My boys just love card games! I love when we can take them on the go to play on long drives (it takes some work but it keeps kids happy) or while we are waiting at a hockey practice or drumming session. Games are just a fun way to come together; connect and just have fun! We especially love Chara Games, so the chance to review the card game, Unauthorized, was really exciting for my boys!
If you have never heard of this company and if you love games, you have got to check them out! These are amazingly fun for the family! Every game encourages and builds about a lesson that is meant to not just teach Biblical principles but also to encourage deeper thinking and to help people build their relationships with one another. For us, relationship building is a really big deal (especially with our boys) who are anything but kind to one another lately. Character, virtue, relationships – these are things that matter so much! And thy can be harder to teach than we imagine so a game that integrates all of these skills, learn while you play, its a real winner! And every one of their games does just that.
Influence. Deduction. These are two things that my boys need to learn about. How to influence and deduce, even when to do so. In Unauthorized, players work to either grow or stamp out, underground churches. This is a thirty minute game, recommended for 6-12 players but we did this, often with between 3-6 players and had a blast!
We have seven people in our family right now but one is a foreign exchange student and the other is only 2 so when it came time to play this game, we had to get a bit creative. My oldest son loved the opportunity to play two characters. My oldest is twelve, the other two we played with are eight and six. For my younger daughter this was a bit challenging; my younger son on the other hand had a blast even as he had moments in the game he struggled with understanding.
Since we have had a couple exchange students from China and even one from the Middle East, my children are very familiar with the concept of an underground church. My oldest son often speaks of wanting to lead one one day (God willing!) He truly has a heart for God and a personality that is strong and sure.
This is not a complicated game; the instructions are simple and easy to follow. But while it is fast paced, it also requires a lot of thought. Because you don’t know who is really trustworthy. There is also a video (posted above) that does a great job of helping to walk you through the game. We all watched this a few times to be honest. My kids especially appreciated it since they are more visual/auditory learners.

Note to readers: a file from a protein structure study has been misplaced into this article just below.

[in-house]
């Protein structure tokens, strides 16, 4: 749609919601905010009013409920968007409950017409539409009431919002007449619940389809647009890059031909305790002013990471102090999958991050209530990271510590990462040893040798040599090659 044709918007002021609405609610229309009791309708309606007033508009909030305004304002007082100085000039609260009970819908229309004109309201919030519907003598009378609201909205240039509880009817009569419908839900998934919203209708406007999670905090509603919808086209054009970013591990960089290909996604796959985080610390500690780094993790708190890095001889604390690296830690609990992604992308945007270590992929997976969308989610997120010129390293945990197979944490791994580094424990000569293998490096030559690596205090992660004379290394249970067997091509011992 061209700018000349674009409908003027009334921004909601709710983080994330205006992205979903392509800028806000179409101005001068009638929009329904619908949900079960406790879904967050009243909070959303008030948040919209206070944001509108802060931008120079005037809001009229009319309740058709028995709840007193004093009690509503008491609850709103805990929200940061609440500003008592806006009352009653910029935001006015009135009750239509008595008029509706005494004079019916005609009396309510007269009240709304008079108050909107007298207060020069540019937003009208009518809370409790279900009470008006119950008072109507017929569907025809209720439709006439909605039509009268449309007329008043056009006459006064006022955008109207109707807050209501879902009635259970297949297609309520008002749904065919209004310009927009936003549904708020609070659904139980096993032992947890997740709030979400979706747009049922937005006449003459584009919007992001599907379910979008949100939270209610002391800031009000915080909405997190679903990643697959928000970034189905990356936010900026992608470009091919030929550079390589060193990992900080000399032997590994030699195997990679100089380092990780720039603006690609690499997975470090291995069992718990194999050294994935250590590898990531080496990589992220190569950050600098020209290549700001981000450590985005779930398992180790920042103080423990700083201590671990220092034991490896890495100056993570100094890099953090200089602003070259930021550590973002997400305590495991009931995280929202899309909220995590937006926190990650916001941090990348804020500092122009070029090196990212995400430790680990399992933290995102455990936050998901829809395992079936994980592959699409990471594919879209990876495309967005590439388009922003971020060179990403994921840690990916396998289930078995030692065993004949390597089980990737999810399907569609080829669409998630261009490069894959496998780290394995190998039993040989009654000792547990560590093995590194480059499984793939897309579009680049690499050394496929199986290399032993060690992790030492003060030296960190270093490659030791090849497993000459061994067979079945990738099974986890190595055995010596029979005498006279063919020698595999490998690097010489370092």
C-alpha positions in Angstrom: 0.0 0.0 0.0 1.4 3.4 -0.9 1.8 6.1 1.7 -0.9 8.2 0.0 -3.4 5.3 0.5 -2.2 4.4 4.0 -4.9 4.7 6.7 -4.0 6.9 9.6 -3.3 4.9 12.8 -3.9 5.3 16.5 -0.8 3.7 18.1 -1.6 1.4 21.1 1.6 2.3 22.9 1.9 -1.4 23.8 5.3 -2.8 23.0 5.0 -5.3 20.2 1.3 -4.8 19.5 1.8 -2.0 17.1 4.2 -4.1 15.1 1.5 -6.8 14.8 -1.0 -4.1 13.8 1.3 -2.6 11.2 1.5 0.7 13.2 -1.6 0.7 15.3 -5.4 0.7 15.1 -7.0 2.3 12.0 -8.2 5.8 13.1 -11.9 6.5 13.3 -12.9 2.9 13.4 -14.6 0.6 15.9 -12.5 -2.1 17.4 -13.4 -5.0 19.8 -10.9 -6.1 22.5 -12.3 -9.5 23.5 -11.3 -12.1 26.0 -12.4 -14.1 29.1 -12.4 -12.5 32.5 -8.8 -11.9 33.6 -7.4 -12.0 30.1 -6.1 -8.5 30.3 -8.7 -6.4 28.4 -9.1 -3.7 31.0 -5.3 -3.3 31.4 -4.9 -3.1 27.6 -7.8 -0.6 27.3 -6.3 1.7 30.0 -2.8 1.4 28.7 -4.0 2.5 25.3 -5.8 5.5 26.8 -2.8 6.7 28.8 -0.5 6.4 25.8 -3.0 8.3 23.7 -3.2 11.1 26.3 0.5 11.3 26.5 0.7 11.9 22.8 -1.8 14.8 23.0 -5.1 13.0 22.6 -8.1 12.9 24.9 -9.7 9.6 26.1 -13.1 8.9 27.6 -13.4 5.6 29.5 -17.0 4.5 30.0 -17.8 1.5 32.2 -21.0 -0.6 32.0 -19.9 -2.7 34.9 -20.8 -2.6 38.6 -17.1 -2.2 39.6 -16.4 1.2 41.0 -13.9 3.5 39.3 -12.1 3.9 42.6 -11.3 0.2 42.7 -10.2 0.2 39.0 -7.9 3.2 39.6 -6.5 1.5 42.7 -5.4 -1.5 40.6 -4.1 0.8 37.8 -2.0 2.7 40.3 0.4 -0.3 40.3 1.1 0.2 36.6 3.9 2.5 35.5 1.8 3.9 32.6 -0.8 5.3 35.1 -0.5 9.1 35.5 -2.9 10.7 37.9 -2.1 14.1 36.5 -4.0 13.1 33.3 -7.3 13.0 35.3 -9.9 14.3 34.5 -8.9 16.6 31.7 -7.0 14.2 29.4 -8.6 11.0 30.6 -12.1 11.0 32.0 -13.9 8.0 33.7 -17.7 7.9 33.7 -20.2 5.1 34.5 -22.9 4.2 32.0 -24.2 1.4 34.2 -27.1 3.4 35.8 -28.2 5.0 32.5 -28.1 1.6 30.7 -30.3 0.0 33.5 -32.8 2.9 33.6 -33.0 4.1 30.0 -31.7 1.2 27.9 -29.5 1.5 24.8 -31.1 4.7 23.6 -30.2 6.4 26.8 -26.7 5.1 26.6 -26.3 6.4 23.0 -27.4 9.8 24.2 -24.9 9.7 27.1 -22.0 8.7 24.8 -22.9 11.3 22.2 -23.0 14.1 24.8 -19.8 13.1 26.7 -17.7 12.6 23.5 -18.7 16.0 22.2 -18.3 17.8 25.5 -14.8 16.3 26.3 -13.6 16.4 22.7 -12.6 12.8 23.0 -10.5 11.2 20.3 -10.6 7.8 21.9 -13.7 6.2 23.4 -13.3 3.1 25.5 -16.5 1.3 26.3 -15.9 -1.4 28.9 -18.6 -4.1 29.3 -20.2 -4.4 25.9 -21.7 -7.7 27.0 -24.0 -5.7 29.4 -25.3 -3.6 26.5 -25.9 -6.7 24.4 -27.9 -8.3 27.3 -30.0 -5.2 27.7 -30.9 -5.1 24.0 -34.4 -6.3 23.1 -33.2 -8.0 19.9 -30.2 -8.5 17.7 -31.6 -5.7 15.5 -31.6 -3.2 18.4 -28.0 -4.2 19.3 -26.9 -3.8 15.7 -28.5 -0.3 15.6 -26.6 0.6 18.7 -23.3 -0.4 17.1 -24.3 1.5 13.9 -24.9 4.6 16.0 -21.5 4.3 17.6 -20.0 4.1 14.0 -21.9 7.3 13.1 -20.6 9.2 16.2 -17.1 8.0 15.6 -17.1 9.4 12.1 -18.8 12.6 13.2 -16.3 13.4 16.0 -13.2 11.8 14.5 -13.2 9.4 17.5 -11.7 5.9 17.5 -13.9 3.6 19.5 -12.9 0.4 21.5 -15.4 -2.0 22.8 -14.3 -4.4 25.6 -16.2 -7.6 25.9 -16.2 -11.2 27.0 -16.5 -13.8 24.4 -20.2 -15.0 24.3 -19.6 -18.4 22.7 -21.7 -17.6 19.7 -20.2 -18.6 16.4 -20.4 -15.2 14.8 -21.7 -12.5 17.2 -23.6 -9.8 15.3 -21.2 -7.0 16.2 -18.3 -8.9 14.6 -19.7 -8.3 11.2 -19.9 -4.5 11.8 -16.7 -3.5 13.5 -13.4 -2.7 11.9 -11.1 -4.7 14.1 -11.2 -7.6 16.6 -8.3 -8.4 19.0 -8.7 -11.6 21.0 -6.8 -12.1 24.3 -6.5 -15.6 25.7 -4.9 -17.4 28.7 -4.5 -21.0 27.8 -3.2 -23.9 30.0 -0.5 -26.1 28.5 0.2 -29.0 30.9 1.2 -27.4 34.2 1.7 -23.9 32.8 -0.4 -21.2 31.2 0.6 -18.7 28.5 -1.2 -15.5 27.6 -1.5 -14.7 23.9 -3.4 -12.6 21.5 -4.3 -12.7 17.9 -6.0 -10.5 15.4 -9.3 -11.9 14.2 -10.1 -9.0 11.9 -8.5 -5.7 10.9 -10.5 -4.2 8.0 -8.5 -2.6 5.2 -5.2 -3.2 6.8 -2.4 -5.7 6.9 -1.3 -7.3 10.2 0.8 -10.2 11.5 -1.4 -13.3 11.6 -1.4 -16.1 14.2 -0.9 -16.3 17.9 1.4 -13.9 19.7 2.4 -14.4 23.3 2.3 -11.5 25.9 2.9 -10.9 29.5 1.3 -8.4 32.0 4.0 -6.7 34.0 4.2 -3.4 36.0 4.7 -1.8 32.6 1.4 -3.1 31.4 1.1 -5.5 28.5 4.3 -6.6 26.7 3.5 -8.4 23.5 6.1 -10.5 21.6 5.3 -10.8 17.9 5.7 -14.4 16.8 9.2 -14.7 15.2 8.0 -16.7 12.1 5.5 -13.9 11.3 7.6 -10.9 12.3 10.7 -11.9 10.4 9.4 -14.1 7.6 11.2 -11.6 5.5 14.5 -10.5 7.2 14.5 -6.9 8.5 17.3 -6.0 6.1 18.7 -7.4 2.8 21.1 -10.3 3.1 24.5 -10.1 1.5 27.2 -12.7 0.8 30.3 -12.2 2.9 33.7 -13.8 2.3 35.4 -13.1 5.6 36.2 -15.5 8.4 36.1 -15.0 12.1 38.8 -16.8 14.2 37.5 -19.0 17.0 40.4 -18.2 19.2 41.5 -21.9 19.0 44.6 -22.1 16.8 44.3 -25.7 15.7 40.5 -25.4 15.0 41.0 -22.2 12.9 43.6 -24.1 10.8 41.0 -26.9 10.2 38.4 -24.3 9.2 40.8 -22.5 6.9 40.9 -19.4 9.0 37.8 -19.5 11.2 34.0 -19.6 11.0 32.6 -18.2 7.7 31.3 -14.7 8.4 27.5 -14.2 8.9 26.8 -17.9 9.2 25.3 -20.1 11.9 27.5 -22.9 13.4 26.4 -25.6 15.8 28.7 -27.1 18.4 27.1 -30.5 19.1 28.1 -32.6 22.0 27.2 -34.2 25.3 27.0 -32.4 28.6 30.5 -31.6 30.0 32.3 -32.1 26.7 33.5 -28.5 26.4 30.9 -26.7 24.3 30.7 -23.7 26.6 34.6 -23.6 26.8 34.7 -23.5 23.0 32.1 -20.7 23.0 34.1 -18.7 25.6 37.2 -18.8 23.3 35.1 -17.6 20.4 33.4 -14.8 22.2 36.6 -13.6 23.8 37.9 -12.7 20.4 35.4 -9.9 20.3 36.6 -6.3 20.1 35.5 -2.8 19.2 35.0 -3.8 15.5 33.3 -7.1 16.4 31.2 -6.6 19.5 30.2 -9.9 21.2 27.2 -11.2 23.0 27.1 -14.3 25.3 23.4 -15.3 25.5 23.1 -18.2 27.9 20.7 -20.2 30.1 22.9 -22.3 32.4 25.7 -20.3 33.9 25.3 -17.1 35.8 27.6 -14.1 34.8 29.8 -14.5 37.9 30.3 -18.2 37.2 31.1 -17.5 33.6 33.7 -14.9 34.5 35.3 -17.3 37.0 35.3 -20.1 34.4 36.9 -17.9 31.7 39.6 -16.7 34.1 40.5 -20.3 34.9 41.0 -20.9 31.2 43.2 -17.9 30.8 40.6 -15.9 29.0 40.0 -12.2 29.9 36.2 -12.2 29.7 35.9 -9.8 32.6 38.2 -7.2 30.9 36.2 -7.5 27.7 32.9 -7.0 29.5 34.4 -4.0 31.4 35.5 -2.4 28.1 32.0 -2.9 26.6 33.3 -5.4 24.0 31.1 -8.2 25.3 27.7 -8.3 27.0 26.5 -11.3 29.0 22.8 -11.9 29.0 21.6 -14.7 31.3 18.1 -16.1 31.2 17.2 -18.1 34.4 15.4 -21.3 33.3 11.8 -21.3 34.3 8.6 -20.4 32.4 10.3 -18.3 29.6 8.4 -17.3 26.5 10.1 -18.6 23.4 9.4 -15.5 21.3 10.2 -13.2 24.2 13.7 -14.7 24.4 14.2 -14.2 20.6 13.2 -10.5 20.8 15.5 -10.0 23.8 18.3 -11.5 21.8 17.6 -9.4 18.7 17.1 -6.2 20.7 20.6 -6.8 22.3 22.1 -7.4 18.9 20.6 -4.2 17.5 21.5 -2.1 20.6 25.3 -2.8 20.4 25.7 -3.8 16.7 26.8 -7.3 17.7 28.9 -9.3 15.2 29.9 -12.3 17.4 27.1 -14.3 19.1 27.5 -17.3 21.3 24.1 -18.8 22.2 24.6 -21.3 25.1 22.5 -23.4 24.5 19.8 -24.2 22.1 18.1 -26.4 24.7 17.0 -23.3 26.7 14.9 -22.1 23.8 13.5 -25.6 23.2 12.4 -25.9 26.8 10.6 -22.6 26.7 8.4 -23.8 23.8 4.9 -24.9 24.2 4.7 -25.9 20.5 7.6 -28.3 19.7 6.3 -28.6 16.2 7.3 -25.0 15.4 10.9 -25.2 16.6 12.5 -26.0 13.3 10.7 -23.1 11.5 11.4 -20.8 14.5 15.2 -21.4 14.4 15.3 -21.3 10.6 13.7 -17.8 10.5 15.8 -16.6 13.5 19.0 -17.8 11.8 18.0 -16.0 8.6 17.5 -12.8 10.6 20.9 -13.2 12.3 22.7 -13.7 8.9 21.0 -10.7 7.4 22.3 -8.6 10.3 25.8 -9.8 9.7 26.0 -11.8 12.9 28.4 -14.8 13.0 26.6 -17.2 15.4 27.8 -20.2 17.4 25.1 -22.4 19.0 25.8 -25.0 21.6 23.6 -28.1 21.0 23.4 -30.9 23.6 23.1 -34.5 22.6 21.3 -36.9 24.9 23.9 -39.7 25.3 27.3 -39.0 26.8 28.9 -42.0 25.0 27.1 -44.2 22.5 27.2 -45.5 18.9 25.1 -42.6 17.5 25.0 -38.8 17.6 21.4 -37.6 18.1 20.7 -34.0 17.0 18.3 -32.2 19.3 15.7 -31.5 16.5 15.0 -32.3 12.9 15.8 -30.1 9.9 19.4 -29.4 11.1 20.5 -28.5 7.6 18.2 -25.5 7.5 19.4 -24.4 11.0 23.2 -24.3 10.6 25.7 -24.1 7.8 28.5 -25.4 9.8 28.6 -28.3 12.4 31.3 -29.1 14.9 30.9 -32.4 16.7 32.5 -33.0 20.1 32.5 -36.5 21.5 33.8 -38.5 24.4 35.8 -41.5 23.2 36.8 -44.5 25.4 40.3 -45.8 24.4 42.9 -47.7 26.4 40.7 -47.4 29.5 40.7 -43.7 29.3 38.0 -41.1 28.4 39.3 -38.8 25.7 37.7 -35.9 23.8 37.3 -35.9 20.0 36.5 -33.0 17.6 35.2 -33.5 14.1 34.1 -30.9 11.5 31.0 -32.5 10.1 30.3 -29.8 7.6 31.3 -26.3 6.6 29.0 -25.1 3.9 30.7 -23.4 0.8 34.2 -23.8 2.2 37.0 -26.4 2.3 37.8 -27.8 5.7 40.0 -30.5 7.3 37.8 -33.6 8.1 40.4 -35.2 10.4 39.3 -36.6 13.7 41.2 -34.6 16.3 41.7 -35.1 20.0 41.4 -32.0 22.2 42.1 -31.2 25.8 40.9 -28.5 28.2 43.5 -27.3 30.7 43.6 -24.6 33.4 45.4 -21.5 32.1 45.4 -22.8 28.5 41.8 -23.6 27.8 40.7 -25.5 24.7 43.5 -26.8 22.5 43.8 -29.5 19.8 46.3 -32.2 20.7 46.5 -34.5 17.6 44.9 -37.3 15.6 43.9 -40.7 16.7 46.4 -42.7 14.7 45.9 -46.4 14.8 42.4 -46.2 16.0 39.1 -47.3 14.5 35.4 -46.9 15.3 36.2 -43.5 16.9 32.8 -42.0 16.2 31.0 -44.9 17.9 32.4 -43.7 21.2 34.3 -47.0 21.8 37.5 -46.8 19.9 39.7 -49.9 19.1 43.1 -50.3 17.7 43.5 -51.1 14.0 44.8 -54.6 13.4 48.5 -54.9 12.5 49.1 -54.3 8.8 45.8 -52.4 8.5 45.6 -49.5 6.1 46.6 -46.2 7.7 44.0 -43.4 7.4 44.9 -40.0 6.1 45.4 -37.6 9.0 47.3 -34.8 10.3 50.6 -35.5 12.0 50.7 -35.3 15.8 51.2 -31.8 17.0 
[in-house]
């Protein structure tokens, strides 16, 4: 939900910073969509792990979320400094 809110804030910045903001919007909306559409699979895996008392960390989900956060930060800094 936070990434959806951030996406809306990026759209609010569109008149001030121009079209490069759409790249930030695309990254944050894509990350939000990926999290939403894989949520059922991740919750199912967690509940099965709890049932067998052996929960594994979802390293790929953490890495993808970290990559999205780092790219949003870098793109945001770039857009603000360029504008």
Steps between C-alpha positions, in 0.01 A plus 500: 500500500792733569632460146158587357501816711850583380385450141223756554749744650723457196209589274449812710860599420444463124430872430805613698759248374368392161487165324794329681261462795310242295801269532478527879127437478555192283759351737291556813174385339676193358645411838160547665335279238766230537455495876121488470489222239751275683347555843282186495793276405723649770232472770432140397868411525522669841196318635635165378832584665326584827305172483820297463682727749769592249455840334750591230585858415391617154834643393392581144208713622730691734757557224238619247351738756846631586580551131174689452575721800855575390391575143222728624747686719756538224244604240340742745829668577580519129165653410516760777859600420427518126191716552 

There are role cards. Will you be matchmaker or a police officer or a rebel or a pastor? My kids were a bit disappointed at not being able to choose their own roles (but that makes it even more fun right?). And it gives them a reason to keep playing this game.
Every game requires a pastor (green cards) and a police officer (red cards) – once those have been assigned then you can deal out the experience cards. The experience cards are what determine if you are loyal to the church or to the state.
There are four rounds to this game and three phases to each round. I promise it isn’t as overwhelming as it may sound. Each round begins with the dealer and as you go around you pass, then play cards.
The cards you play are action cards: will you speak to a neighbor, use power, conduct an execution? Perhaps there is curiosity about the faith. Did someone witness a miracle? An act of selfless sacrifice done? If you are the state perhaps there are meaningless traditions, state education, indoctrination or clergy abuse?
There are also cards that represent public persecution, serious illness and questioning of your faith!
At the end of the fourth round you learn who has the victory. After everyone has decided how to use any wild cards in their hands, all cards are revealed to show church or state.
The church wins when they have a majority and at least one of them is not in prison. If the state has the majority or if there is a tie or all those loyal to the church have been imprisoned, the state wins.
This really is a fun game. And it can get pretty intense to. What I loved most of all though was how this really brought home the fact that our freedom to worship, is a very unique thing. It’s a reminder to be grateful for the what we have and to think on what a gift it is that we get to go to worship. Too often, do we not think of how “we have to go to church” instead of seeing what a blessing it is that we “get to go to church?”
The world is an amazing place. And this game has been something which has encouraged curiosity in my children about the many different places there are and how people worship right where they are. It is also something that I believe is a call to prayer. If there is one thing we know, it is that prayer is what makes amazing things happen!
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